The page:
For Metro Calgary
This Christmas, I’ll be doing something that I’ve never done before: Spending it in Calgary. Yes, due to a variety of reasons, most of them involving airlines gauging passengers around this time of year, I’ve decided to save the equivalent of four months of rent and stay here for Christmas. Since moving to Calgary six years ago, this will be the first time that I miss opening gifts with my family. It is definitely going to be surreal, but after much thought, I sincerely think I’m going to be okay with it.
The obvious advantage is that I’ll be able to watch The Muppet Christmas Carol by myself and not have to explain to naysayers why Rizzo The Rat is the most underrated Muppet of all time. It will also allow me to explore the city in a way that I never have before. The C-train is free on Christmas Day, so I plan on taking a long-needed tour of all the stations. Most importantly, I’ll finally be able to find a parking spot downtown. Nothing will be open, but it’s the finding of a spot that is the Christmas gift.
Since I’m staying in Calgary over the holidays, I decided to do all of my shopping online. I know that many of you are resistant to the idea, but it was the best decision that I’ve ever made. (Well, at least, since I decided to cut my loses and start shaving my head.) I didn’t have to fight with Canada Post or deal with tween cashiers. Some sites even wrapped the gifts for me! I haven’t been to a mall in weeks and I couldn’t be happier.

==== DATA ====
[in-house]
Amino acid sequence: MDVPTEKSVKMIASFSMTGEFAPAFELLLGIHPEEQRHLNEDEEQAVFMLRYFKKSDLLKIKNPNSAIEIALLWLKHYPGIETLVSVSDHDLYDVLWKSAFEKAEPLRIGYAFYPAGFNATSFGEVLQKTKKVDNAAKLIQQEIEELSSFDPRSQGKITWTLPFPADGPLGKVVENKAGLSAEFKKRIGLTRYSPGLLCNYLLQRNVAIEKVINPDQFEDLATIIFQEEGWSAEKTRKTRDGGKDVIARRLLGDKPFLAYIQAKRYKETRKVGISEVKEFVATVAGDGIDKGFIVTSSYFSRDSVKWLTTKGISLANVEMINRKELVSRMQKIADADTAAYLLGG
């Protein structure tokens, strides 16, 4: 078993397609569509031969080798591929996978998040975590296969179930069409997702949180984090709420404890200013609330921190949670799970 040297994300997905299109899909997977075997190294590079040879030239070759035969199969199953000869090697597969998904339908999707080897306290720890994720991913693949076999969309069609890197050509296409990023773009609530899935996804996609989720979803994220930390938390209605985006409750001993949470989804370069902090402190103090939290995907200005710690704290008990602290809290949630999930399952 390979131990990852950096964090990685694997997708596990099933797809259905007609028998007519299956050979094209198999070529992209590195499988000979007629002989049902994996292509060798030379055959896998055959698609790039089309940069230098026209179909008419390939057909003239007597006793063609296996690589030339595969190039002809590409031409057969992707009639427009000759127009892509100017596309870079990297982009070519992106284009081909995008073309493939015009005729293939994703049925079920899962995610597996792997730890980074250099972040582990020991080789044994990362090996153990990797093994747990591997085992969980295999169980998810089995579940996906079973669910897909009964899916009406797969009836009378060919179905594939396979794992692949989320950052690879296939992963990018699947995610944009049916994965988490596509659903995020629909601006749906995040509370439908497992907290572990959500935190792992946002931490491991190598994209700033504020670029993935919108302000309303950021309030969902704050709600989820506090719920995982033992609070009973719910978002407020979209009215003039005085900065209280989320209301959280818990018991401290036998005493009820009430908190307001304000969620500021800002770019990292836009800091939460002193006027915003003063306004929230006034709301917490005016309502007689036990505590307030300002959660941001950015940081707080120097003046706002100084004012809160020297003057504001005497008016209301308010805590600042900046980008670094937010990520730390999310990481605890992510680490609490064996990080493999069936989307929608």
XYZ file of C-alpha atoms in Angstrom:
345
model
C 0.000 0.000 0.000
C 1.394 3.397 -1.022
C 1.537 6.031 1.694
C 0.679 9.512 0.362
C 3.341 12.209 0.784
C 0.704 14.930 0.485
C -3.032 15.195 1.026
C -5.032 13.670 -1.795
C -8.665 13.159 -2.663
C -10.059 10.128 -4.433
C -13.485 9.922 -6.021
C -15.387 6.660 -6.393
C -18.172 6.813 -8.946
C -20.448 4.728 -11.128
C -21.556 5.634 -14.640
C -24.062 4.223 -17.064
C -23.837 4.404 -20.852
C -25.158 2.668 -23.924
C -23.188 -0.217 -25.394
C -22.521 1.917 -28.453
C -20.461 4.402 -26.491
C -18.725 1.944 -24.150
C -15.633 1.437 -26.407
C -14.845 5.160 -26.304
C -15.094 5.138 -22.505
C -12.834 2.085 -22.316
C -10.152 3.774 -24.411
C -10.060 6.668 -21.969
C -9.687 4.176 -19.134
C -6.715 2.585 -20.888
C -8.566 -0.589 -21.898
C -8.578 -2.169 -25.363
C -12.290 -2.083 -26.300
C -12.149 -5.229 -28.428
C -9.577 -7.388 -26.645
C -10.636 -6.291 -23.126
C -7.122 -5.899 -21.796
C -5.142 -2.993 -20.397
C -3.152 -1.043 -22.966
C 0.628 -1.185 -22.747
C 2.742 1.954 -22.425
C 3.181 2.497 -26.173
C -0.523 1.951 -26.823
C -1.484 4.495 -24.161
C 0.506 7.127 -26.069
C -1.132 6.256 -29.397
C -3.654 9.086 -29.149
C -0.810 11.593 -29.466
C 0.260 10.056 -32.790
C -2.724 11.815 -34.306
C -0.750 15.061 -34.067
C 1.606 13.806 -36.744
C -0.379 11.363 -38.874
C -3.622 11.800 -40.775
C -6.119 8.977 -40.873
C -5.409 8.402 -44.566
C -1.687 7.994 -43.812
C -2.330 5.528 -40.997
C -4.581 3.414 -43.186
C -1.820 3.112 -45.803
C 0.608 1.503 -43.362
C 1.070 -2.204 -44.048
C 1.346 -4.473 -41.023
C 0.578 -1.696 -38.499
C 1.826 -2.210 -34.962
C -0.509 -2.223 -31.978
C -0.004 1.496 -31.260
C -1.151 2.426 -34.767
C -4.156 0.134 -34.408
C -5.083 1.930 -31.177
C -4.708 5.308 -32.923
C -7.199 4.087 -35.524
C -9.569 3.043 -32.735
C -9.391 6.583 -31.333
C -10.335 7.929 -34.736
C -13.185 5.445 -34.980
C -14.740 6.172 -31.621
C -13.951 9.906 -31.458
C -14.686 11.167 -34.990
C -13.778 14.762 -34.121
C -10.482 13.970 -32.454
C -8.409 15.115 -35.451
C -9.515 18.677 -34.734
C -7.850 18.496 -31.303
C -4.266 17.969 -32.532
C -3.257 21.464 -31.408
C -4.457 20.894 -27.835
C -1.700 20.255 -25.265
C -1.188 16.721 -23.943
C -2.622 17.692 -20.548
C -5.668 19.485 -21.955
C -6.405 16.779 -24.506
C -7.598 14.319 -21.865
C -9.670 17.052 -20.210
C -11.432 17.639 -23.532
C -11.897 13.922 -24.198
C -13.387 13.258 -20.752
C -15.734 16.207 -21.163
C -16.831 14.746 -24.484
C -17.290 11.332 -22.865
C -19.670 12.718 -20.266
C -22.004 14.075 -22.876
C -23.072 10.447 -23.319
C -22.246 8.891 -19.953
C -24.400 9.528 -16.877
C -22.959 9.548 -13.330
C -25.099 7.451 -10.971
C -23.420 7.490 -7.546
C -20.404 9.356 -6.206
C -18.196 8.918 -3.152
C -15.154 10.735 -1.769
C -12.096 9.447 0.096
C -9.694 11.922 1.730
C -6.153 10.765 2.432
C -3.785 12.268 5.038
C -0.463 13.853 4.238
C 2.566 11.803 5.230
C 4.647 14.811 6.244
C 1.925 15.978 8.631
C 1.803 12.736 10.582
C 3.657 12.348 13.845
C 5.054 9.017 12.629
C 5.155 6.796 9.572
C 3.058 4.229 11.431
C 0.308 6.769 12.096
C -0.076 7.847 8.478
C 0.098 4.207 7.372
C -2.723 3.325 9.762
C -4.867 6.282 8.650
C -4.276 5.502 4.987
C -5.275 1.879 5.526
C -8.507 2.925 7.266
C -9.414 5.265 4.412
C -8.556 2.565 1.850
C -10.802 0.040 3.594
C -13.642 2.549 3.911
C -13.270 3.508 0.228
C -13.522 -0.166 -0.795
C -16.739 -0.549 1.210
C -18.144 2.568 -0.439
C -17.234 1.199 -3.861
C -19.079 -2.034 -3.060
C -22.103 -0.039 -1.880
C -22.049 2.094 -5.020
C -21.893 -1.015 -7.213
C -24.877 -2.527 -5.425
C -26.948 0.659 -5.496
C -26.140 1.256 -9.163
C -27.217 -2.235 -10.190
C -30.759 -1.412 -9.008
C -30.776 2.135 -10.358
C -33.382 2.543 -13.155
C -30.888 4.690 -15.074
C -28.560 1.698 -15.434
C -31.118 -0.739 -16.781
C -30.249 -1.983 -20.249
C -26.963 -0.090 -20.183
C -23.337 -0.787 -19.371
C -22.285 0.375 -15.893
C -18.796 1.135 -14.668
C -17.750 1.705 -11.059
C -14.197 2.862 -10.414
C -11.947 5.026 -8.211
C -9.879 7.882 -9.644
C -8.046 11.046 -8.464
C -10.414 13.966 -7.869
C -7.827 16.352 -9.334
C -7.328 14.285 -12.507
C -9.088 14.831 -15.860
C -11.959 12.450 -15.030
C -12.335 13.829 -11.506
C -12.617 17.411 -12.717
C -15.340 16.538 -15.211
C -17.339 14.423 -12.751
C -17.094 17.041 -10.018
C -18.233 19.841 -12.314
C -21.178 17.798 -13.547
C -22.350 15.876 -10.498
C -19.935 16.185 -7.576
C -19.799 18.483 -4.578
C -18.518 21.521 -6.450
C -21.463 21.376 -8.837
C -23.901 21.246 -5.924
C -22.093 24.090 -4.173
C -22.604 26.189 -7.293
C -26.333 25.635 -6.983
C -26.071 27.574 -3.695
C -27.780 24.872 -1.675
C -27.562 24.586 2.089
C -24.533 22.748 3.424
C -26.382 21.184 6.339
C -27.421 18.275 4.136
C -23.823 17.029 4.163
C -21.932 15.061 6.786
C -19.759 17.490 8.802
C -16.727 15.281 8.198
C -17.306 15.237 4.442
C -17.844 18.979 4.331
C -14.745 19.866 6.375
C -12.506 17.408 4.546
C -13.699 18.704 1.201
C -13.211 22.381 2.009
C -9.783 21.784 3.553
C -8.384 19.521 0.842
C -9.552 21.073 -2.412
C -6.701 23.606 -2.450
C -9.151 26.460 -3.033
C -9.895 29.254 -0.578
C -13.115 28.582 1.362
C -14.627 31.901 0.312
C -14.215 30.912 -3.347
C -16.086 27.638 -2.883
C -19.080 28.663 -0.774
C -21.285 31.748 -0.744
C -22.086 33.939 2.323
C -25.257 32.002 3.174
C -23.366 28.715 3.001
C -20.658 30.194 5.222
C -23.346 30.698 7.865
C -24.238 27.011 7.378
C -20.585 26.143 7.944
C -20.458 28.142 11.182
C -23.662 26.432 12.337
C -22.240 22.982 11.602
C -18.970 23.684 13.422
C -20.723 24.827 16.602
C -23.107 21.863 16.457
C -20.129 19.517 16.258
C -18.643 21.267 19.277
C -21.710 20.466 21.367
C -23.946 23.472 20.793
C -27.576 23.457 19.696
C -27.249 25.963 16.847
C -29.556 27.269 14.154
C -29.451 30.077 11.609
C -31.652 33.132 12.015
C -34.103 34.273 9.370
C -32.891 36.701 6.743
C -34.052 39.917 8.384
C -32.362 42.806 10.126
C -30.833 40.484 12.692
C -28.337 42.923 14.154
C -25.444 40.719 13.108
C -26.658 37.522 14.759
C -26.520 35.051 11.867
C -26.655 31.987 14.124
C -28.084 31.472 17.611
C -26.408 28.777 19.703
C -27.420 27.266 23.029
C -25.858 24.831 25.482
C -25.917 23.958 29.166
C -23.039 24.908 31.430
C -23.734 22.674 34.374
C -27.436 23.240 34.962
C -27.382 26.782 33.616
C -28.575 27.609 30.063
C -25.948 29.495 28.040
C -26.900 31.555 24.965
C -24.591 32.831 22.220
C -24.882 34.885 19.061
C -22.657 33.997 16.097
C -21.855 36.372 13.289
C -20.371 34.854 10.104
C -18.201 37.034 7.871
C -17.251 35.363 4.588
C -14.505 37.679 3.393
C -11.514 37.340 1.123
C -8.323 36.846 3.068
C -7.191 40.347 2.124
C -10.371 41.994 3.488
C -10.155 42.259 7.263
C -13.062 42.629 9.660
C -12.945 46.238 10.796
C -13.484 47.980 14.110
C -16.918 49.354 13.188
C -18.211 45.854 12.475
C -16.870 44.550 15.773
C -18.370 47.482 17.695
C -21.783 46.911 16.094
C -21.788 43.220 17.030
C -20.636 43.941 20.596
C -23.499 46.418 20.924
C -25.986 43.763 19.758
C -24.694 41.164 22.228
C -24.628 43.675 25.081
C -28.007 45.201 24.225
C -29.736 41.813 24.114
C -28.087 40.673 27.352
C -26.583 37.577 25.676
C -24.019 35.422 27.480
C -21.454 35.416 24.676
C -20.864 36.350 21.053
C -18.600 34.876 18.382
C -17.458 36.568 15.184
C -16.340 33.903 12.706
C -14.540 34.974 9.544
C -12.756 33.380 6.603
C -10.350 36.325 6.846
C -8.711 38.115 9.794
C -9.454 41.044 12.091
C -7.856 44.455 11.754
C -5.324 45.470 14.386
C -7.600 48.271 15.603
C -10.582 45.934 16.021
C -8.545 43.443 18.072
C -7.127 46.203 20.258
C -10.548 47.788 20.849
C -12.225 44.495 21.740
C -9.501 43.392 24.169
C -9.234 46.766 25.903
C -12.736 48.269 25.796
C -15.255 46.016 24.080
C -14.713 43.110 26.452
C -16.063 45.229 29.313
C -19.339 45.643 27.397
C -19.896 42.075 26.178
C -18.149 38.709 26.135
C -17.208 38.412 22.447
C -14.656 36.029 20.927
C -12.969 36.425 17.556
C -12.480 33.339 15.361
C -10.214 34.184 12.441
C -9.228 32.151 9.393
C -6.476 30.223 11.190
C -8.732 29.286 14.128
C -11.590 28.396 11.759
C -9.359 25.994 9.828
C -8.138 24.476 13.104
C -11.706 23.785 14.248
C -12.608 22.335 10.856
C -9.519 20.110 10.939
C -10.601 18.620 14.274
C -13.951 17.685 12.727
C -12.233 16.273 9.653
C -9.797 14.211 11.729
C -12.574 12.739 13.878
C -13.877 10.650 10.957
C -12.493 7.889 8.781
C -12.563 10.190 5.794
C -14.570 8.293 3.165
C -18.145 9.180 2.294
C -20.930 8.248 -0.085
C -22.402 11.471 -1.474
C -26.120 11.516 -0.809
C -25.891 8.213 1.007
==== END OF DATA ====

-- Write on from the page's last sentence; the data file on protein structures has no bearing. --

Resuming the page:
Will I miss my family? Absolutely. My mom does this amazing thing, where, whenever she gets stressed out, she screams “Fa la la la la, la la la la.” No amount of boxed wine will replace that hilarity. I’ll also miss watching the kids in my family open their presents, because there’s something about seeing children who still believe in the magic of Christmas, that watching Netflix on your couch, will never be able to replace.
Over the past few days, as more and more of my friends have left the city, the realization that this Christmas will be spent without my family began to set in. I know that I will inevitably be at least a little sad on Christmas Day, but when I call home and hear my siblings fighting over doing the dishes, I will know that I made the right decision. And, to me, that’s what Christmas is really about.